If you are convinced that your idea and your business model will work, don't give up when a door closes in your face. Ask yourself why you have been rejected by the bank or the supplier - and ask them too. It might well be that this is your first business presentation, that you haven't taken the advice you should have done or that you have missed something. Go back to the drawing board, go through everything with a fine tooth comb - and try again.

Do not watch the clock

If you are a clock-watcher then running your own business is almost certainly not for you. Running any business is hard work, but running your own business is harder still. If you work from home, don't let distractions get in the way - so no popping out to the shops, no 'five minutes' in front of the TV, no coffee breaks with the next-door neighbour. How many successful small business owners do you know who only work 40 hours a week? You get out of it what you put in. Any problems are yours to solve. Self-motivation is vital - without it, you are doomed to failure. Your work ethic will have to include delivering your work on time (always) and to the highest possible standard (always). If you fall down on either of these, there will always be somebody else ready to do it instead of you.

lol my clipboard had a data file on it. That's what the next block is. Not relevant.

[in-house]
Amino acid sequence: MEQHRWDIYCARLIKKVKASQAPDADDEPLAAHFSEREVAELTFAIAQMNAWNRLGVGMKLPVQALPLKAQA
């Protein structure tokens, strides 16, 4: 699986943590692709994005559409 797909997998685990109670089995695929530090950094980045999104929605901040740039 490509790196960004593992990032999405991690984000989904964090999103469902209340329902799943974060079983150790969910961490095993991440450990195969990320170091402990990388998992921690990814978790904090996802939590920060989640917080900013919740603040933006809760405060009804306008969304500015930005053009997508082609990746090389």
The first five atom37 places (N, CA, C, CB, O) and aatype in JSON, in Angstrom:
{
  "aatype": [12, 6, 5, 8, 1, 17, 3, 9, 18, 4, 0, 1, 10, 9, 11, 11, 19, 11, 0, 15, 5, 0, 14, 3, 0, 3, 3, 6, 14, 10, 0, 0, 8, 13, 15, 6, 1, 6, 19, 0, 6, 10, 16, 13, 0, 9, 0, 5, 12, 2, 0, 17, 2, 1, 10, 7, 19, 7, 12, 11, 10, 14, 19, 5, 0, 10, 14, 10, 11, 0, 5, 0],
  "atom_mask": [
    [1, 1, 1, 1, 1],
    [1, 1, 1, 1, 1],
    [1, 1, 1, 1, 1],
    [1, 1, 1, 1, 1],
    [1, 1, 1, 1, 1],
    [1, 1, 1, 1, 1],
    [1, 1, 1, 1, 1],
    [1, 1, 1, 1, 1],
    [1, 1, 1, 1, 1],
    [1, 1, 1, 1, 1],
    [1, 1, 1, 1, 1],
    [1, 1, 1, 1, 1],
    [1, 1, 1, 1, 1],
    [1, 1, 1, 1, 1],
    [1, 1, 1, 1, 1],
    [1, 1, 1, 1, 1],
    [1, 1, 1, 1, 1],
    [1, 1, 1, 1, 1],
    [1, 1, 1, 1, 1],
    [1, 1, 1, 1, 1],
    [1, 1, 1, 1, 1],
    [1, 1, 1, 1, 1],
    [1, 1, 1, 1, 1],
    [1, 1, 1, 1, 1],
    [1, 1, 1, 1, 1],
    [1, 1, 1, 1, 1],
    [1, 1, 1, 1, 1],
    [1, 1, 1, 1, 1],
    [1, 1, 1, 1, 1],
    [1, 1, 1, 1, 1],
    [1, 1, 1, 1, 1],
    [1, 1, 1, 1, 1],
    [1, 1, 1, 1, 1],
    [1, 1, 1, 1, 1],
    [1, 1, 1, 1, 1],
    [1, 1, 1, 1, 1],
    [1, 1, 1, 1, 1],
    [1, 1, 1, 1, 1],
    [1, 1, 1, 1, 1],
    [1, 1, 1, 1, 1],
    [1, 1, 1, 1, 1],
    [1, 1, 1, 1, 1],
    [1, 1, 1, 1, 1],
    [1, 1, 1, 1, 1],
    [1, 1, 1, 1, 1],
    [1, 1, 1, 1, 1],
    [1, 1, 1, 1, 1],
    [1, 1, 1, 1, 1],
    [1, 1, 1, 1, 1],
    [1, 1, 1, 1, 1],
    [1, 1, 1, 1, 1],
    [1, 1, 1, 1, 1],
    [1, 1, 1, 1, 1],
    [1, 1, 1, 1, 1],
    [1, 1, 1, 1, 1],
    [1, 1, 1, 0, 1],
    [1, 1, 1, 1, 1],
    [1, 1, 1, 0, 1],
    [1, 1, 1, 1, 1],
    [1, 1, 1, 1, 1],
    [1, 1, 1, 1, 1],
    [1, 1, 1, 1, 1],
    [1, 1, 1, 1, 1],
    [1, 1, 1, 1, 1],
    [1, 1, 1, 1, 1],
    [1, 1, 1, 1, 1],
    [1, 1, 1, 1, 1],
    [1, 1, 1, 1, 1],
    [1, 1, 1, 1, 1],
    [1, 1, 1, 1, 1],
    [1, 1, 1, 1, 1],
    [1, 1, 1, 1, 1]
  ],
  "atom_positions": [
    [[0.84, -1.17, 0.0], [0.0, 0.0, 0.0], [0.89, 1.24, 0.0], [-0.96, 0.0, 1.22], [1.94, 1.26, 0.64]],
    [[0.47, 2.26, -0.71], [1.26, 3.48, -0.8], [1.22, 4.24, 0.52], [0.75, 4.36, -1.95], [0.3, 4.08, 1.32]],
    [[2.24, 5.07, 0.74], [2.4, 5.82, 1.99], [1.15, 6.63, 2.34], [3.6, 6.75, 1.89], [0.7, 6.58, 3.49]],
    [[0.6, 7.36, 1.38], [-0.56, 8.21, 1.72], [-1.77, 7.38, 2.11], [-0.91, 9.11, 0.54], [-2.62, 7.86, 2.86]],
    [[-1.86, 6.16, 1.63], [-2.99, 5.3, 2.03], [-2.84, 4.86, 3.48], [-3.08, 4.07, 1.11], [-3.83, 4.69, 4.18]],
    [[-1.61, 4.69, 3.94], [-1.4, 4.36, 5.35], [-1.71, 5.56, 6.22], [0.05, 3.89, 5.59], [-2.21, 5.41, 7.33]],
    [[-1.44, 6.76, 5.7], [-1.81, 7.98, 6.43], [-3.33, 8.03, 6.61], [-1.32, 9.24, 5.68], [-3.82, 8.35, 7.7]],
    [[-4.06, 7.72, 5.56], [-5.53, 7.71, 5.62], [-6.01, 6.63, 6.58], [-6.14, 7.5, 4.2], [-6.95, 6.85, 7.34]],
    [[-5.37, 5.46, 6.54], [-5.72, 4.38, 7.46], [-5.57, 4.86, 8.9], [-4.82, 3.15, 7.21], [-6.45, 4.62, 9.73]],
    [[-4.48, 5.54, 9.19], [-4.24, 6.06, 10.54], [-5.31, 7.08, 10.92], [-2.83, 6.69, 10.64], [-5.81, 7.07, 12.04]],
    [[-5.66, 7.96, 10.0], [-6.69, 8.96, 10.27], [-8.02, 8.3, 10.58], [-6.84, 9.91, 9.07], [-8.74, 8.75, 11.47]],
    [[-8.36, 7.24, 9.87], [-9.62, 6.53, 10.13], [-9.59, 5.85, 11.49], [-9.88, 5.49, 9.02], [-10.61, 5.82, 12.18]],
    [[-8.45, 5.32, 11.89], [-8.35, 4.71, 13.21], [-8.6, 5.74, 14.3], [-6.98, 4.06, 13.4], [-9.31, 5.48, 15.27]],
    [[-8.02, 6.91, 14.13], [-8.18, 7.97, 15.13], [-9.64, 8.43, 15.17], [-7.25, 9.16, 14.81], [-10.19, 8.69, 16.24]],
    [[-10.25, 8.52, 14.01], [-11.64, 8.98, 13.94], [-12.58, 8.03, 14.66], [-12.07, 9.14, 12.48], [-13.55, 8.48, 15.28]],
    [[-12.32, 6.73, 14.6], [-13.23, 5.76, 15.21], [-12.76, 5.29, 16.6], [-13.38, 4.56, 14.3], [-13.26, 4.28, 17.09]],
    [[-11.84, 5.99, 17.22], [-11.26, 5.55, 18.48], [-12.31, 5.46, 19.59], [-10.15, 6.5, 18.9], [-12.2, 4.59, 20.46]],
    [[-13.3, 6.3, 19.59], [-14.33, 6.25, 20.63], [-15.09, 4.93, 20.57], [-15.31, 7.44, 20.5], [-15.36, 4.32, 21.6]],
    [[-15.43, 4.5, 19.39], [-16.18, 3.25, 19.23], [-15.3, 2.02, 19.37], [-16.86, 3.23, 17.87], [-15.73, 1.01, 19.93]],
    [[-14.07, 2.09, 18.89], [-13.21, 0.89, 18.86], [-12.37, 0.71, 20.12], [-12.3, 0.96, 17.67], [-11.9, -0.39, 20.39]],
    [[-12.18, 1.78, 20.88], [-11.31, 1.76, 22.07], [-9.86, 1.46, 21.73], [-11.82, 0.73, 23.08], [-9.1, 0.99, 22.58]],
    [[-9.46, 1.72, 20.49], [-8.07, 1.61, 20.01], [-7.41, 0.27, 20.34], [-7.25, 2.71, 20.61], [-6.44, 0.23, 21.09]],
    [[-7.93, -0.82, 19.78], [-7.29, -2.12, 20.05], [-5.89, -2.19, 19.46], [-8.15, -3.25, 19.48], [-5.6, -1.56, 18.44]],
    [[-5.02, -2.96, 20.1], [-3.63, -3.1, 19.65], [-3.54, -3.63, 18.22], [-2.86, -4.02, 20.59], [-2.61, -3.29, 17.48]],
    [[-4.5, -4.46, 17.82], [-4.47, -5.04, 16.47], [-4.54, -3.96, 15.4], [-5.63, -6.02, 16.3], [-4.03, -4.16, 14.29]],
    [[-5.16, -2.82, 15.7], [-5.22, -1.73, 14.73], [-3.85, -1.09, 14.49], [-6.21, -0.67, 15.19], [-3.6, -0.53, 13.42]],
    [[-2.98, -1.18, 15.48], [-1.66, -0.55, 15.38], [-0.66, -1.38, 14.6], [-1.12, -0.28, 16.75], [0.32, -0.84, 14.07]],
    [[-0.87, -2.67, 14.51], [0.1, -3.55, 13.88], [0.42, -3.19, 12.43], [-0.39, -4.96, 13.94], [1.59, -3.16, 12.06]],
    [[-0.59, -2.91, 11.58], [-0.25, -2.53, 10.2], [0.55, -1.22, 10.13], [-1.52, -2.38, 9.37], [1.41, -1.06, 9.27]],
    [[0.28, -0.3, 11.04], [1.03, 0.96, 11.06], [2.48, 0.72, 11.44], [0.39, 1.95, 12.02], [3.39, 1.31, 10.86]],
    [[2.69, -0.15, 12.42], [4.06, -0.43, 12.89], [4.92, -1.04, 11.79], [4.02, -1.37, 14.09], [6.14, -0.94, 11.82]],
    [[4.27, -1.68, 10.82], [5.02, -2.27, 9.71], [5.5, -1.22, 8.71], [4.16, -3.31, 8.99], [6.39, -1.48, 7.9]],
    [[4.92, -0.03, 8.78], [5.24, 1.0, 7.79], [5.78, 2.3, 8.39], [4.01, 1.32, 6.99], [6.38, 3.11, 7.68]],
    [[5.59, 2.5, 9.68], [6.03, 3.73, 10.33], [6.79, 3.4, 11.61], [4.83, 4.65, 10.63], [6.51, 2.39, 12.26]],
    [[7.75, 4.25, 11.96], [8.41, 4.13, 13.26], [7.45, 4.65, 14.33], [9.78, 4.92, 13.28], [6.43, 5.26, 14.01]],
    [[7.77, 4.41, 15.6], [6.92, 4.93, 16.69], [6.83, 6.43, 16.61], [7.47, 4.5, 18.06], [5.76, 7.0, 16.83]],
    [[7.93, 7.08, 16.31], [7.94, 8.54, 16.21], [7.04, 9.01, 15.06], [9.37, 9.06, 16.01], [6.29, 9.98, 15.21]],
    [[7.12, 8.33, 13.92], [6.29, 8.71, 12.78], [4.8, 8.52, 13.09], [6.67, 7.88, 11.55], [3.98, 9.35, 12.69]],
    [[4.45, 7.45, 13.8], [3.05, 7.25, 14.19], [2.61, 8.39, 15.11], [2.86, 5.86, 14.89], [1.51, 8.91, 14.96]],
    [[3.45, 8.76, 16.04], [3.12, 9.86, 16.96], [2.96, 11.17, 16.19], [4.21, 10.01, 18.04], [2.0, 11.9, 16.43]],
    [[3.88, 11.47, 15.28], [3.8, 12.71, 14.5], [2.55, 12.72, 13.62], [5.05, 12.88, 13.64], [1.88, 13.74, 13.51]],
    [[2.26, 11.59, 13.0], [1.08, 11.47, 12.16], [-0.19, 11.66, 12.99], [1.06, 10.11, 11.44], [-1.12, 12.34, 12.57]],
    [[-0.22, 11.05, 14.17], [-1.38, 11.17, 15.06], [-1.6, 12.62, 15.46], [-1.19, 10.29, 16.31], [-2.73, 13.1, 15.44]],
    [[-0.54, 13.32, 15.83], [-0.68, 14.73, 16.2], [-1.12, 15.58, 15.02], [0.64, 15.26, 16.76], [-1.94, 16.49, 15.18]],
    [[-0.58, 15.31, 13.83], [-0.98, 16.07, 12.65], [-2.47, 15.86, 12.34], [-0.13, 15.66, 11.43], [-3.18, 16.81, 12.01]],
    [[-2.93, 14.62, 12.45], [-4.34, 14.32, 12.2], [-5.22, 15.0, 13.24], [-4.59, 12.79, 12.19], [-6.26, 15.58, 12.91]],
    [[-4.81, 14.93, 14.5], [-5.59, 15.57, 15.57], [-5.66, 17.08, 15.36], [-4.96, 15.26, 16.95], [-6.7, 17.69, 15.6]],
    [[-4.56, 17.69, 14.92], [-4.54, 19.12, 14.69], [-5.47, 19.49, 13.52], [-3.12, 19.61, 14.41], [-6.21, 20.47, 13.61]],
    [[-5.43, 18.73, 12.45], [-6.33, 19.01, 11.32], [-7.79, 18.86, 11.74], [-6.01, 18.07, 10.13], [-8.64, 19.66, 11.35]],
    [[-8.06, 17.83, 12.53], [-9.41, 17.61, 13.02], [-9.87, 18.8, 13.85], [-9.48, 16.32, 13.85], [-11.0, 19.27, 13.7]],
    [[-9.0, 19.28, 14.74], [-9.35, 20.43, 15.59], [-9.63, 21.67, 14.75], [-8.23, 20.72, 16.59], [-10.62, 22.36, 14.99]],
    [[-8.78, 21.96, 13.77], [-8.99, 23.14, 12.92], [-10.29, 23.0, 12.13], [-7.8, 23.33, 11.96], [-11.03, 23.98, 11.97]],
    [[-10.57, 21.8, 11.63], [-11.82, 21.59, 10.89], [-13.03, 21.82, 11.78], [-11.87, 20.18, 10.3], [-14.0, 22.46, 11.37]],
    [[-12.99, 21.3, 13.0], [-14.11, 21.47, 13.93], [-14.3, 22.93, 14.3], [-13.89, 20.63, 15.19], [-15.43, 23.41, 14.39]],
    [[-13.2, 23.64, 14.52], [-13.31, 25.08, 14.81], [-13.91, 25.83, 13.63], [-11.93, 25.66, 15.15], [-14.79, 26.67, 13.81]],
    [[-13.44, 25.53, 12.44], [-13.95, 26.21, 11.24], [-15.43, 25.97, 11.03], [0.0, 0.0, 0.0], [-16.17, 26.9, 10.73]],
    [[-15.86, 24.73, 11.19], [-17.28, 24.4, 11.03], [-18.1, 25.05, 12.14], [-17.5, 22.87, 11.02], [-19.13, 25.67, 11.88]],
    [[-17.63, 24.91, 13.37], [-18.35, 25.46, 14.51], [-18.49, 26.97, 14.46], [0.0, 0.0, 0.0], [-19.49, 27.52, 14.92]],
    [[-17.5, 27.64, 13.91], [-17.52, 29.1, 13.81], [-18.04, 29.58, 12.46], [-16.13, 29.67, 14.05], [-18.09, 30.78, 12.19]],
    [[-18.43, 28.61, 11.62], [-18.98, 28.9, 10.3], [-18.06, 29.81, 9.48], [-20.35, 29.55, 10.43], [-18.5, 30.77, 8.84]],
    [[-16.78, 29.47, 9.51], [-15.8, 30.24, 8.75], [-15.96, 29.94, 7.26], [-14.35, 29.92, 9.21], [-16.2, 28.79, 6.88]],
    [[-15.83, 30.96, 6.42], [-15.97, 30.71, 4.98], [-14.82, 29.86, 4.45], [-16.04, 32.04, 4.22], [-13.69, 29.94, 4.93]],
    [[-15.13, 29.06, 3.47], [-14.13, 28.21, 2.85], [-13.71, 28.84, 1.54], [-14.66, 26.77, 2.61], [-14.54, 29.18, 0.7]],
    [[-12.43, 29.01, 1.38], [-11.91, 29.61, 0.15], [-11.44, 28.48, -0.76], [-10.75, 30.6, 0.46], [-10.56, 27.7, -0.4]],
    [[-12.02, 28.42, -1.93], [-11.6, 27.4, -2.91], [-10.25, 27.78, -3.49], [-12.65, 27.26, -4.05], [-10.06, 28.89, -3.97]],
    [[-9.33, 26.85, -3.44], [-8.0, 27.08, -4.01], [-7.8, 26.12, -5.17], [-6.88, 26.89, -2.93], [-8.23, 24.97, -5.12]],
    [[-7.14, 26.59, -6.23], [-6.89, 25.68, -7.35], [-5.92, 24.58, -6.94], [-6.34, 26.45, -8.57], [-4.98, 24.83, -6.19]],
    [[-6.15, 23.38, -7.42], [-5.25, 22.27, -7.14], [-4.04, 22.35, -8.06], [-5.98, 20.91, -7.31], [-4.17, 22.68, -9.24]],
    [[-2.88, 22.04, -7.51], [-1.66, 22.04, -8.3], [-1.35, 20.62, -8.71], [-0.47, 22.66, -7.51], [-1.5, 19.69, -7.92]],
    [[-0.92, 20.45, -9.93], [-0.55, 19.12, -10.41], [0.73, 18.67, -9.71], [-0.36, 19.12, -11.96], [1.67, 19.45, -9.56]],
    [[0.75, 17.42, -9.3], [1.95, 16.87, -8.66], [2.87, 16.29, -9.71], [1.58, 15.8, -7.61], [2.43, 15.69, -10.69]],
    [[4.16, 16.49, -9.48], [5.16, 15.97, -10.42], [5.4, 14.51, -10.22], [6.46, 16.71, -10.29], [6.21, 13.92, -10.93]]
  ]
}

Do keep your customers happy

Look at the service you are providing or the product you are selling and ask yourself this question: "Would I be happy to pay for this?" If the answer is yes, the chances are that your customers will also be happy with it. And happy customers will come back. They will also tell other people. So keep your promises and be reliable. Always.

Do get it in writing

Make sure that you get everything in writing and that you always read the small print. And yes, go and speak to your legal adviser or your accountant if you have any doubts. It is always better to be safe than sorry.

Don't stand still

The best businesses are those that refuse to rest on their laurels. Can you improve the product or service that you provide?

Don't sink

We all feel overwhelmed at times, and if your business is taking off then you may need to take a deep breath and prioritise. Write down what you need to do, and schedule time every day to do what you said you would. If you have a plan and time set aside, you’re more likely to do it than look for an excuse to put if off.

Do use social media